How to check in on your work life balance
Small business owners already have a difficult and time-consuming job running their business. If their business is open five days a week, they usually need the weekend to catch up on paperwork, pay bills and manage any tasks they didn’t get to during the week.
For those with a seven-day-a-week business, there’s even less time off – in fact often work life balance does not exist (although I think it is elusive for everyone). They often feel the need to be onsite any time the business is open, to deal with unanticipated issues, help the staff out, and ensure all tasks are completed.
Being onsite seven days a week isn’t healthy or productive. It can cause burnout and result in errors being made. It affects the business owner’s personal life and quality of life, not to mention their overall well-being.
Here are three tips for checking in on your work life balance when you operate a seven-day-a-week business.
1. Hire a trusted manager
The next best thing to having you onsite all the time is to have a manager with authority similar to yours who can be onsite when you aren’t. It means you can have a day off. Yes, a day off. Train that person to deal with any issues you anticipate and make sure they know and understand the business inside and out. Give them the authority to make decisions in your absence. It might take a little time to build up the trust with that manager, but when you have it, they will be invaluable to you. Kind of like cloning yourself without going into the genetic debate.
2. Delegation is your new best friend.
As a small business owner, you will have regular duties that need to be done but could be better done by an expert. Doing them yourself takes up a ton of your time and forces you to be on the “tools” more. Look at your tasks and determine which ones are eating up your valuable time. Could you hire a bookkeeper? An accountant? A marketer. A copywriter. a Website guru?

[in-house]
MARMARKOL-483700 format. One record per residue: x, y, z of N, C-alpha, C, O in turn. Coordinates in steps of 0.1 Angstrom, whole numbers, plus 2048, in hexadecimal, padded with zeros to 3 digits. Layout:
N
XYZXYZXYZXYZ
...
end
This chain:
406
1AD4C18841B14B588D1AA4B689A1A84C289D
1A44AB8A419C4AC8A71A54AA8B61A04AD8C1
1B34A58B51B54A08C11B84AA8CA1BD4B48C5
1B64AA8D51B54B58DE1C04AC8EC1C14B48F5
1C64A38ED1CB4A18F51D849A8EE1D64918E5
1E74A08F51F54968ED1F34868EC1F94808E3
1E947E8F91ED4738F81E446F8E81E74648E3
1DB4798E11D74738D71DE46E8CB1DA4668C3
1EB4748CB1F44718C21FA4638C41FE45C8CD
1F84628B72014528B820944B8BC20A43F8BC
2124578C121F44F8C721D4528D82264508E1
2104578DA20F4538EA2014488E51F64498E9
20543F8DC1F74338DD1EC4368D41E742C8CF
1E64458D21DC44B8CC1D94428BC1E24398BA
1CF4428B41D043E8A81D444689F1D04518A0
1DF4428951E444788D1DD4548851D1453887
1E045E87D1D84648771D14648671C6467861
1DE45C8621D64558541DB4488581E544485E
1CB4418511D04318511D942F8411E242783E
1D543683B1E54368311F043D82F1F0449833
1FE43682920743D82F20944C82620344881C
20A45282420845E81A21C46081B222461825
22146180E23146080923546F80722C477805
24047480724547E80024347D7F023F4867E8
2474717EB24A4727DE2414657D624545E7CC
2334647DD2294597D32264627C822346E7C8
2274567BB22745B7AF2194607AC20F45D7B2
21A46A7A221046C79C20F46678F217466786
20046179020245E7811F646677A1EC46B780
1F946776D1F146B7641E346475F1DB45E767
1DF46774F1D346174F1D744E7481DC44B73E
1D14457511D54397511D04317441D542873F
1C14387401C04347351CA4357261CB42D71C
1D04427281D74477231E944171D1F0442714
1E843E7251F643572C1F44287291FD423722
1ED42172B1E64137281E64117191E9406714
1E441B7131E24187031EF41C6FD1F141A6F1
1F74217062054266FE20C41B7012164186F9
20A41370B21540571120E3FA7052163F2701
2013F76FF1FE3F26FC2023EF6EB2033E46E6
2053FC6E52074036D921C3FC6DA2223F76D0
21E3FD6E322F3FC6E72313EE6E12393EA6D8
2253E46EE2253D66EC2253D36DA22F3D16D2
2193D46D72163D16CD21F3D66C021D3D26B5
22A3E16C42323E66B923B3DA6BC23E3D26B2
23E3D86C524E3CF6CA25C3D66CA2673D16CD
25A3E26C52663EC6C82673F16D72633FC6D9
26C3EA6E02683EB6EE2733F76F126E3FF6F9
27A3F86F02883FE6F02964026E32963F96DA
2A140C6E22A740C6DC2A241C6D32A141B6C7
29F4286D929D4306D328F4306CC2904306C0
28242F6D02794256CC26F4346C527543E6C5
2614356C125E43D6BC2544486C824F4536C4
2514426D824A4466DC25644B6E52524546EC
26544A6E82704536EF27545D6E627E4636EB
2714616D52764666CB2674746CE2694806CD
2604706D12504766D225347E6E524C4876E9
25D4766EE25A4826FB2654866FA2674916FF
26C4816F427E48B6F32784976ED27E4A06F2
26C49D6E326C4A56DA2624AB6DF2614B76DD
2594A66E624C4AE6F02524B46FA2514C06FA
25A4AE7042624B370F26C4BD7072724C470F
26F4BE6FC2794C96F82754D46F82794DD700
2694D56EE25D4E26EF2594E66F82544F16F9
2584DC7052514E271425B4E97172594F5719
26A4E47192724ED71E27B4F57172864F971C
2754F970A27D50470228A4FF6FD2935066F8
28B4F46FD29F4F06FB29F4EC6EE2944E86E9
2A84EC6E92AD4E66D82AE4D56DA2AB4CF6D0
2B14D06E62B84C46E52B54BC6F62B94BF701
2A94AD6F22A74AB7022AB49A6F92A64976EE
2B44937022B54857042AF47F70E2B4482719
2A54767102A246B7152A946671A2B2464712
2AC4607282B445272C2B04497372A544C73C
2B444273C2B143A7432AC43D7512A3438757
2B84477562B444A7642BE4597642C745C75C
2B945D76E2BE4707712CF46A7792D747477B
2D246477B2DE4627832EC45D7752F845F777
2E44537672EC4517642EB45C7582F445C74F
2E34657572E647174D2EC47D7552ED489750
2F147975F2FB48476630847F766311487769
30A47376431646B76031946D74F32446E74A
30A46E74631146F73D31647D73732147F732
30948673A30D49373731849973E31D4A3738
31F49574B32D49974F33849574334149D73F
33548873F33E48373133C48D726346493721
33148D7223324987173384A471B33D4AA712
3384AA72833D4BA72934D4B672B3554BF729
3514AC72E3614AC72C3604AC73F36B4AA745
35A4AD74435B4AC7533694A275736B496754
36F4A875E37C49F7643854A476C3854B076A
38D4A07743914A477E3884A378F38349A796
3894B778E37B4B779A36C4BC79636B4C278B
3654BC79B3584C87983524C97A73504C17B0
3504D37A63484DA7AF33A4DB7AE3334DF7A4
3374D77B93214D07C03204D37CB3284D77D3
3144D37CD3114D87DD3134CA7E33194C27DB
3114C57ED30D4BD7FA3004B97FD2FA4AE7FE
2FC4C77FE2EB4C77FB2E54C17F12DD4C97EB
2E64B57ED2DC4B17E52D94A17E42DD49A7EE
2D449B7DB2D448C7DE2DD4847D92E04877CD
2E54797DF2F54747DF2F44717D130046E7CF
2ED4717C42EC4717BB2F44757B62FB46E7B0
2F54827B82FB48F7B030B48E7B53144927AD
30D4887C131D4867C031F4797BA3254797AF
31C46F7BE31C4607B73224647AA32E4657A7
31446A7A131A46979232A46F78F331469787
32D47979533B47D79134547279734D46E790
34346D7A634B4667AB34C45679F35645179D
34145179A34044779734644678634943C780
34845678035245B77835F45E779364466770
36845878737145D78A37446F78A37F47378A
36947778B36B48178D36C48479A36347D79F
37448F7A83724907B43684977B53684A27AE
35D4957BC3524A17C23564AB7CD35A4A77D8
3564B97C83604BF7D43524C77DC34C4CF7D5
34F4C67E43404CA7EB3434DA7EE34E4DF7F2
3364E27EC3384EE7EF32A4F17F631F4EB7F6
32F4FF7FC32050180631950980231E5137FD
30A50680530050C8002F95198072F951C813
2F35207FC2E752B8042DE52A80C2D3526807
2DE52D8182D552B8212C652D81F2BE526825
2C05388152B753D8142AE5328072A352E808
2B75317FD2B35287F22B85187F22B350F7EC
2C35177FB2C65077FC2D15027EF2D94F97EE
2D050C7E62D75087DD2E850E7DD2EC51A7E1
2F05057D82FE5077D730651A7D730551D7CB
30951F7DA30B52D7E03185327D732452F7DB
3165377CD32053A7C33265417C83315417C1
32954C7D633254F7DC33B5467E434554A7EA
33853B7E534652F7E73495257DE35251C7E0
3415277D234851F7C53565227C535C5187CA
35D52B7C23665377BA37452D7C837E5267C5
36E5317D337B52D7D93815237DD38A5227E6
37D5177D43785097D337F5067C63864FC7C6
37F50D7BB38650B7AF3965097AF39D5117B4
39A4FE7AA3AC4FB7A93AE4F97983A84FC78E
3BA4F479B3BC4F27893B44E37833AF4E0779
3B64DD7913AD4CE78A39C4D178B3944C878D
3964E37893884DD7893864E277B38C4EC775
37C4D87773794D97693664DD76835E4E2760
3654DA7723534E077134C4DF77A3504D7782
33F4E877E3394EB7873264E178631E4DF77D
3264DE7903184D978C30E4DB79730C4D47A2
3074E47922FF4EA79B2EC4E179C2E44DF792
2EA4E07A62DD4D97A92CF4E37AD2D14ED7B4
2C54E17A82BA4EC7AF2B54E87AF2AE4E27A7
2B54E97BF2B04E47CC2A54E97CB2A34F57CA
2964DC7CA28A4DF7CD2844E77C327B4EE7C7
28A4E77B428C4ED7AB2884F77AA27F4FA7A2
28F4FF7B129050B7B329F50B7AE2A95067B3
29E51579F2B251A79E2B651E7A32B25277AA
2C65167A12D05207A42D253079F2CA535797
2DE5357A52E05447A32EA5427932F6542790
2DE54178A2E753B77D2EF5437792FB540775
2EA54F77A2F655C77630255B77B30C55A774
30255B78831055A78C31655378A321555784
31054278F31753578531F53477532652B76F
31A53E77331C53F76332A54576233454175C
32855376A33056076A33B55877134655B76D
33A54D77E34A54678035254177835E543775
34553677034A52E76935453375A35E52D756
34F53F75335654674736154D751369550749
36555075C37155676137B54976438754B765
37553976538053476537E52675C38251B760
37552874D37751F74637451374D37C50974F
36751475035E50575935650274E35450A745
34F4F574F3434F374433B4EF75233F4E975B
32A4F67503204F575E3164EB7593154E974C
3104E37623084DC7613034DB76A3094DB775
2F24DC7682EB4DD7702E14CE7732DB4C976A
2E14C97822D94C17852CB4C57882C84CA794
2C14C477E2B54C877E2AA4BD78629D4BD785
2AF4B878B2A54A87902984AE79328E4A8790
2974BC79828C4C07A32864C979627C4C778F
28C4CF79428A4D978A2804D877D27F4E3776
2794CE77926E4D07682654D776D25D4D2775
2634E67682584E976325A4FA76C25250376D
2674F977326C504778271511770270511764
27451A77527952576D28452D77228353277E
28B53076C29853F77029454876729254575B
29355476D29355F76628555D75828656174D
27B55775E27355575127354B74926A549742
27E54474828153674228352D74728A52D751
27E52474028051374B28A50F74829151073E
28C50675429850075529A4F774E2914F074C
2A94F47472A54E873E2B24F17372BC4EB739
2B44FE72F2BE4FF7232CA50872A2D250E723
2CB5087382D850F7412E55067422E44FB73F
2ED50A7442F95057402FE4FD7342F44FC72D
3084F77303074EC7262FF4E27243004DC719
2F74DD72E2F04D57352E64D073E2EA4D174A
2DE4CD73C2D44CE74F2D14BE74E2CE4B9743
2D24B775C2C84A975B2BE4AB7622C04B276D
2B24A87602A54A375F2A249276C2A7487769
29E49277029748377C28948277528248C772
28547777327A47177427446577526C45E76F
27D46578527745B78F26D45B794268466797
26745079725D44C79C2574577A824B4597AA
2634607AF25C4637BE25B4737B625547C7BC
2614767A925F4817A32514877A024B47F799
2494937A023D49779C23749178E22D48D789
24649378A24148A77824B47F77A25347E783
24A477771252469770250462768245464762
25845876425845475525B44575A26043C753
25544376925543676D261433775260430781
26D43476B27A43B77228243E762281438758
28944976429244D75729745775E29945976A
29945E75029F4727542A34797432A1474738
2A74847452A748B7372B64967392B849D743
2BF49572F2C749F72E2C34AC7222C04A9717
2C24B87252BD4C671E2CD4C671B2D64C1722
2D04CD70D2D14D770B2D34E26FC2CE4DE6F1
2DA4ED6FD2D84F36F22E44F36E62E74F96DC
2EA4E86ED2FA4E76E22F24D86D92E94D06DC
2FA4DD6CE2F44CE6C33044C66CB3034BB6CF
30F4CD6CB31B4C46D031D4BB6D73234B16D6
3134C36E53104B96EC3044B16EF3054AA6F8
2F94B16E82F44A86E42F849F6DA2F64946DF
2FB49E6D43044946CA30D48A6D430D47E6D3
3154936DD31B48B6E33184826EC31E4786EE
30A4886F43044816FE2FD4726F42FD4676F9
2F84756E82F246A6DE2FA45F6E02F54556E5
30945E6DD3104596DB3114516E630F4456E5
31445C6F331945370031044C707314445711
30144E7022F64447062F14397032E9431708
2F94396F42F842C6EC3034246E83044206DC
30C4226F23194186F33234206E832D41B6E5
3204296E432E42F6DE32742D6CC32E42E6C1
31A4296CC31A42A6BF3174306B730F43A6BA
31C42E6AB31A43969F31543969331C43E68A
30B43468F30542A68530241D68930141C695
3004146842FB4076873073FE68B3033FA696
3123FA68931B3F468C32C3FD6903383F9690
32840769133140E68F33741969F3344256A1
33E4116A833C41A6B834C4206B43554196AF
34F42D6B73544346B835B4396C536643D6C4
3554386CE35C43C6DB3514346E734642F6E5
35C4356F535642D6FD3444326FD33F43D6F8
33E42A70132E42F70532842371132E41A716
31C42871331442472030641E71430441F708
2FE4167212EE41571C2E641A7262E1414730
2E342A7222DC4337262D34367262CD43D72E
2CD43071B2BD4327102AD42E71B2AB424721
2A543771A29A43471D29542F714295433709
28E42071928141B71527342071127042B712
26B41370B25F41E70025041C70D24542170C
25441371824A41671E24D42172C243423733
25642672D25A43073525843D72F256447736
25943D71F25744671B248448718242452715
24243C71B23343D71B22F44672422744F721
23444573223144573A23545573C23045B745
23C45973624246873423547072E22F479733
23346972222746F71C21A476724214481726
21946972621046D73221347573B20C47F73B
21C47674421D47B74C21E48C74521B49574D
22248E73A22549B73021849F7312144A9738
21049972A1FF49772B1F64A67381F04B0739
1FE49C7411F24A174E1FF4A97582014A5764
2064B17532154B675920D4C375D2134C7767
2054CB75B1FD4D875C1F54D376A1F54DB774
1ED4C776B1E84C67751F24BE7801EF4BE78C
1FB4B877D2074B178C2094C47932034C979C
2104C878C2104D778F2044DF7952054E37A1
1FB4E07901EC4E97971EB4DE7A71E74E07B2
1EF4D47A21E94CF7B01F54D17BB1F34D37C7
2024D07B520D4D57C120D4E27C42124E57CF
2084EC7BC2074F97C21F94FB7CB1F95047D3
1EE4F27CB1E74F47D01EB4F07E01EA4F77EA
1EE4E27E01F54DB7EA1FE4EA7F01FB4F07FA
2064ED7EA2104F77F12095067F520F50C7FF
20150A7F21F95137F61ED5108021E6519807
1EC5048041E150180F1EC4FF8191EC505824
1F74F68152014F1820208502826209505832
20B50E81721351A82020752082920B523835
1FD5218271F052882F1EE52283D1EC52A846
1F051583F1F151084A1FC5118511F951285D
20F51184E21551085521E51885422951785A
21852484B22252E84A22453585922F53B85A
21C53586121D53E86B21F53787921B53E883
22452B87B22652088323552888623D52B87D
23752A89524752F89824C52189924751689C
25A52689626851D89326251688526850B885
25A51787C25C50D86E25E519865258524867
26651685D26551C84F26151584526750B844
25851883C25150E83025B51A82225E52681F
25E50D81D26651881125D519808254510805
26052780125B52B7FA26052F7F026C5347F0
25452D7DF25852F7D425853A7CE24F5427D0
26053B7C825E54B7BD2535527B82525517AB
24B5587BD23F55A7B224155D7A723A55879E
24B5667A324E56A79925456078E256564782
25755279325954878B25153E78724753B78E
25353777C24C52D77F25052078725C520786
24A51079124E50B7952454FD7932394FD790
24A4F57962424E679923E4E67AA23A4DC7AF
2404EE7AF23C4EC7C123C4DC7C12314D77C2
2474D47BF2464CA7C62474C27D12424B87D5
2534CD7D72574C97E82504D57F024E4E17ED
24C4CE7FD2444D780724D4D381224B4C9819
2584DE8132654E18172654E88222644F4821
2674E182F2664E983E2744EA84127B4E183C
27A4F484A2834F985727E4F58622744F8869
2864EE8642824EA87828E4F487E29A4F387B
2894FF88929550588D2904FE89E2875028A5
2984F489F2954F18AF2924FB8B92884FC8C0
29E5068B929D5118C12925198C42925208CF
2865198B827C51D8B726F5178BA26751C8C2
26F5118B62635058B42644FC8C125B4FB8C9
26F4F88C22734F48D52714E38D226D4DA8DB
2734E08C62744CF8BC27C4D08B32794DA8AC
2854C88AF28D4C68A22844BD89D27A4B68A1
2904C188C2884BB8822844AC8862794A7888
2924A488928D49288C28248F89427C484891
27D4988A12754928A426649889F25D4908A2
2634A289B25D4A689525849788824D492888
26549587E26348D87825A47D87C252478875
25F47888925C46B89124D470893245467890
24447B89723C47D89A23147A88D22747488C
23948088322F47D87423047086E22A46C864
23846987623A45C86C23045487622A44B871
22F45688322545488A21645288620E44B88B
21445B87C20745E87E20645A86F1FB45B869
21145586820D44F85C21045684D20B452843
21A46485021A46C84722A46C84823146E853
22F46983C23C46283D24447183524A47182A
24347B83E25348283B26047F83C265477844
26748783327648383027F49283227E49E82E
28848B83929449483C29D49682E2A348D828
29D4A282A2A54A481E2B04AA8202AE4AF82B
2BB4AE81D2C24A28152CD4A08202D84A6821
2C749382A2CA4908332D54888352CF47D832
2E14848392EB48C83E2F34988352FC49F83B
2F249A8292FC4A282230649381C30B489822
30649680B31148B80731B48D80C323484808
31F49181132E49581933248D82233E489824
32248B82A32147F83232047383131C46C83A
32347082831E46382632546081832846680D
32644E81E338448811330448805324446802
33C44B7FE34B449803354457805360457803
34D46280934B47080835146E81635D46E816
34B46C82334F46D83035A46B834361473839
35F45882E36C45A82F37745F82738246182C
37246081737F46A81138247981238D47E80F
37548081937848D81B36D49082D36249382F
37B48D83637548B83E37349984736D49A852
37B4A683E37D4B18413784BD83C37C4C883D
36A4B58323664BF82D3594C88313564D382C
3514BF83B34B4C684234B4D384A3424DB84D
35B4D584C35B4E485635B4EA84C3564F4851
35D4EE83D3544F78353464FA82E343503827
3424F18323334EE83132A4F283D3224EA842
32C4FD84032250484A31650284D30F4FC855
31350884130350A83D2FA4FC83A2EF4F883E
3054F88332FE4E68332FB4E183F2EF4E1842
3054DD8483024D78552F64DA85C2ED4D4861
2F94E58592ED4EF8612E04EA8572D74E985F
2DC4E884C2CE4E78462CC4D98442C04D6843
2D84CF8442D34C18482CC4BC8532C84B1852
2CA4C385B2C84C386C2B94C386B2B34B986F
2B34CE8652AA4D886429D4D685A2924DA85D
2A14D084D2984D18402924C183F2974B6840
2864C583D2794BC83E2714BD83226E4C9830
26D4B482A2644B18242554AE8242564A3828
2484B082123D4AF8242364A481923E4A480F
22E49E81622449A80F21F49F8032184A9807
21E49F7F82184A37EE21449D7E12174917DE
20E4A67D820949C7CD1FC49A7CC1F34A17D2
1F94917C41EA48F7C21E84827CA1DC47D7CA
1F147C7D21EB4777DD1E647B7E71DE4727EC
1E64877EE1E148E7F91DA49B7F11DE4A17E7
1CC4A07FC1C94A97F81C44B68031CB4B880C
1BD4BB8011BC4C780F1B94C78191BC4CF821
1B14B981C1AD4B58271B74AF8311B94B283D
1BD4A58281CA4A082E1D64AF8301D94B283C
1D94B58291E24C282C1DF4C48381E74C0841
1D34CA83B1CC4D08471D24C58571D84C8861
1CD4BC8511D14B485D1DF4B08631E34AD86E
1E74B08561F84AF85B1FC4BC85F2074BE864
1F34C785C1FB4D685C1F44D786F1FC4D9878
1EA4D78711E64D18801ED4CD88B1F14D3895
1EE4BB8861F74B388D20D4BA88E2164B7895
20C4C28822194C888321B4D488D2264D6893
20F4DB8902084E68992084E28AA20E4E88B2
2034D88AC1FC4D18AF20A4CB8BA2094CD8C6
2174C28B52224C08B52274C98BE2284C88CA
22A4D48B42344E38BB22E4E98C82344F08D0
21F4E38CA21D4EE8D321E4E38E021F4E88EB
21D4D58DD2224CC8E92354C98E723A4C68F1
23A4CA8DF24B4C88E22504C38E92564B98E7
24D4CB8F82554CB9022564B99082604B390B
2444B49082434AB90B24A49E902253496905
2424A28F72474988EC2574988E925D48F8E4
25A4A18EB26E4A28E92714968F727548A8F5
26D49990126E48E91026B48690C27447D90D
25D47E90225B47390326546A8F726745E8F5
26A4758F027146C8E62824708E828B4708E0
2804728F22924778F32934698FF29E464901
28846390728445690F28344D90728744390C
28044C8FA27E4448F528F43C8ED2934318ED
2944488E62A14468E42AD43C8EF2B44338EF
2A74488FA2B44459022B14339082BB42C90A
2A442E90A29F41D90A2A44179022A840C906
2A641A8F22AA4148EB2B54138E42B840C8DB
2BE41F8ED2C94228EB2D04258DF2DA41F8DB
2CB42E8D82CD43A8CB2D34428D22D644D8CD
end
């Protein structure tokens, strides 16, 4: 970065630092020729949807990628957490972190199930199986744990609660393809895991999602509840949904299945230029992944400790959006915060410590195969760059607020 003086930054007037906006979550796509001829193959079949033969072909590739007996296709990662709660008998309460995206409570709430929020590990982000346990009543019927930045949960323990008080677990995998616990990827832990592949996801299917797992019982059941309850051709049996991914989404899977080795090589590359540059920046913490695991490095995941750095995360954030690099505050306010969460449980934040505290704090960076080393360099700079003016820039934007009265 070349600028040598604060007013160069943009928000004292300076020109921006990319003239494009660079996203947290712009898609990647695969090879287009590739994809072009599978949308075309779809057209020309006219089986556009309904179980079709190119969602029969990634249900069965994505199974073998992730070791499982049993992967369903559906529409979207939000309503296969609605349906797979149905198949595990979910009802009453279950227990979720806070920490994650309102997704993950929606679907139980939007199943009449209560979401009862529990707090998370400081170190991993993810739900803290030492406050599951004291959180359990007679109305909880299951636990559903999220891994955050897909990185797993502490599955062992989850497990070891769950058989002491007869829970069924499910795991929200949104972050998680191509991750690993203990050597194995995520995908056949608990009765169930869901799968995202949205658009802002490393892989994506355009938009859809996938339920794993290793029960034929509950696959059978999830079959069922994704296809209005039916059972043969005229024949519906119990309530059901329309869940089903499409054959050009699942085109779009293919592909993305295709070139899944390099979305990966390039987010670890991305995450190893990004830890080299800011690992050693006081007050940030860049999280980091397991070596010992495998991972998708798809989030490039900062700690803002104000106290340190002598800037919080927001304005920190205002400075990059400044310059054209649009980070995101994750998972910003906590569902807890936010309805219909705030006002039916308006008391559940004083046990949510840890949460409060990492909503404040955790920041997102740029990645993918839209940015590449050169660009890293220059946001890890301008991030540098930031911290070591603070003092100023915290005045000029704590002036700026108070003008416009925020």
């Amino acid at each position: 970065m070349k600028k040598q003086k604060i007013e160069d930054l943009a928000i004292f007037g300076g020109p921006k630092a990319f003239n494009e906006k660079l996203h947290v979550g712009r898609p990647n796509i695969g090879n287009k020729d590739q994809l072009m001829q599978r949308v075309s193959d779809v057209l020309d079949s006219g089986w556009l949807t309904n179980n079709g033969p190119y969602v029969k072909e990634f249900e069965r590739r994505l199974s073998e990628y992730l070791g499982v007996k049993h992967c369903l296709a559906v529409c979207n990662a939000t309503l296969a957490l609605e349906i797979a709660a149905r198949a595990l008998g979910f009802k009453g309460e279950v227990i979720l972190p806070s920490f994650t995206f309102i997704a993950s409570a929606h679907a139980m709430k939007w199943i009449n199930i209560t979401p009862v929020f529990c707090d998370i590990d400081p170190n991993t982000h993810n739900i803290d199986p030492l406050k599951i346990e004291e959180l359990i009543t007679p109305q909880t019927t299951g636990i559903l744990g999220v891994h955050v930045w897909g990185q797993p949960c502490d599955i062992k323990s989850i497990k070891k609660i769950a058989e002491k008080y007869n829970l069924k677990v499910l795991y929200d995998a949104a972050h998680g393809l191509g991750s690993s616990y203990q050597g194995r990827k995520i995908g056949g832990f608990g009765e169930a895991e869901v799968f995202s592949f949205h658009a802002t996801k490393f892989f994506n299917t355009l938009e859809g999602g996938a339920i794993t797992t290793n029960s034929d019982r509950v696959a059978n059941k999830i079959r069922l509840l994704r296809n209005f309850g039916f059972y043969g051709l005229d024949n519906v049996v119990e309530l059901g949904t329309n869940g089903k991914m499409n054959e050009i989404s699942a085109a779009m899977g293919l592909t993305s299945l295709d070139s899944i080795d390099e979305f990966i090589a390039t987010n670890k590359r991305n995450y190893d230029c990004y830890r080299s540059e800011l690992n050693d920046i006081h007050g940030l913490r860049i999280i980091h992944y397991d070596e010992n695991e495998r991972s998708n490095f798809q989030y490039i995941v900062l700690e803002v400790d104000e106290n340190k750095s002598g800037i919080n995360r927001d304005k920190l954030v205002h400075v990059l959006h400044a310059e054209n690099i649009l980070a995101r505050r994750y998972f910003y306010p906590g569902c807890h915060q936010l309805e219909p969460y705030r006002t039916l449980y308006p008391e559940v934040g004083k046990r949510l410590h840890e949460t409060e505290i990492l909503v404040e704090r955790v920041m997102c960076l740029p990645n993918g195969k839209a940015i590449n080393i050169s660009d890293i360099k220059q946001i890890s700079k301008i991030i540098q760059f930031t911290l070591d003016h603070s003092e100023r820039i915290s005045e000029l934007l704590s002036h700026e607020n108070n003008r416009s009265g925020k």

Hiring any of those people should free you up to deal with other tasks in your business, more important tasks that you are more skilled to do.
These outside service providers cost money, but they are worth the expense when you consider the time and energy you will save by not taking on those tedious tasks. Especially when you factor in the extra personal time may have.
3. Start slowly
The worst thing you can do is wait until you feel you’re about to have a nervous breakdown before you think about taking days off. That increases the chances that you will need a day off at exactly the wrong time—during the busy season or when there’s a work-related crisis emerging.
To get yourself comfortable with taking days off and get staff used to you being away, start slowly. Maybe take an afternoon off during the weekday that’s typically the slowest. Wednesday afternoon is a good start. Head home/close the laptop at 2pm. See if there were any life threatening emergencies. Do that for a few weeks then try bringing it back to 1pm when you are comfortable. Often leaving early, or taking a day off is mostly a mental battle with yourself. You may not always have a five-day-a-week job, but at least you will be okay taking days off for yourself.
Work life balance doesn’t just magically happen. You need time away from your business to maintain your sanity and stop yourself from burning out. Having trusted staff and expert service providers in place will help you take a break from your business and get yourself some personal time.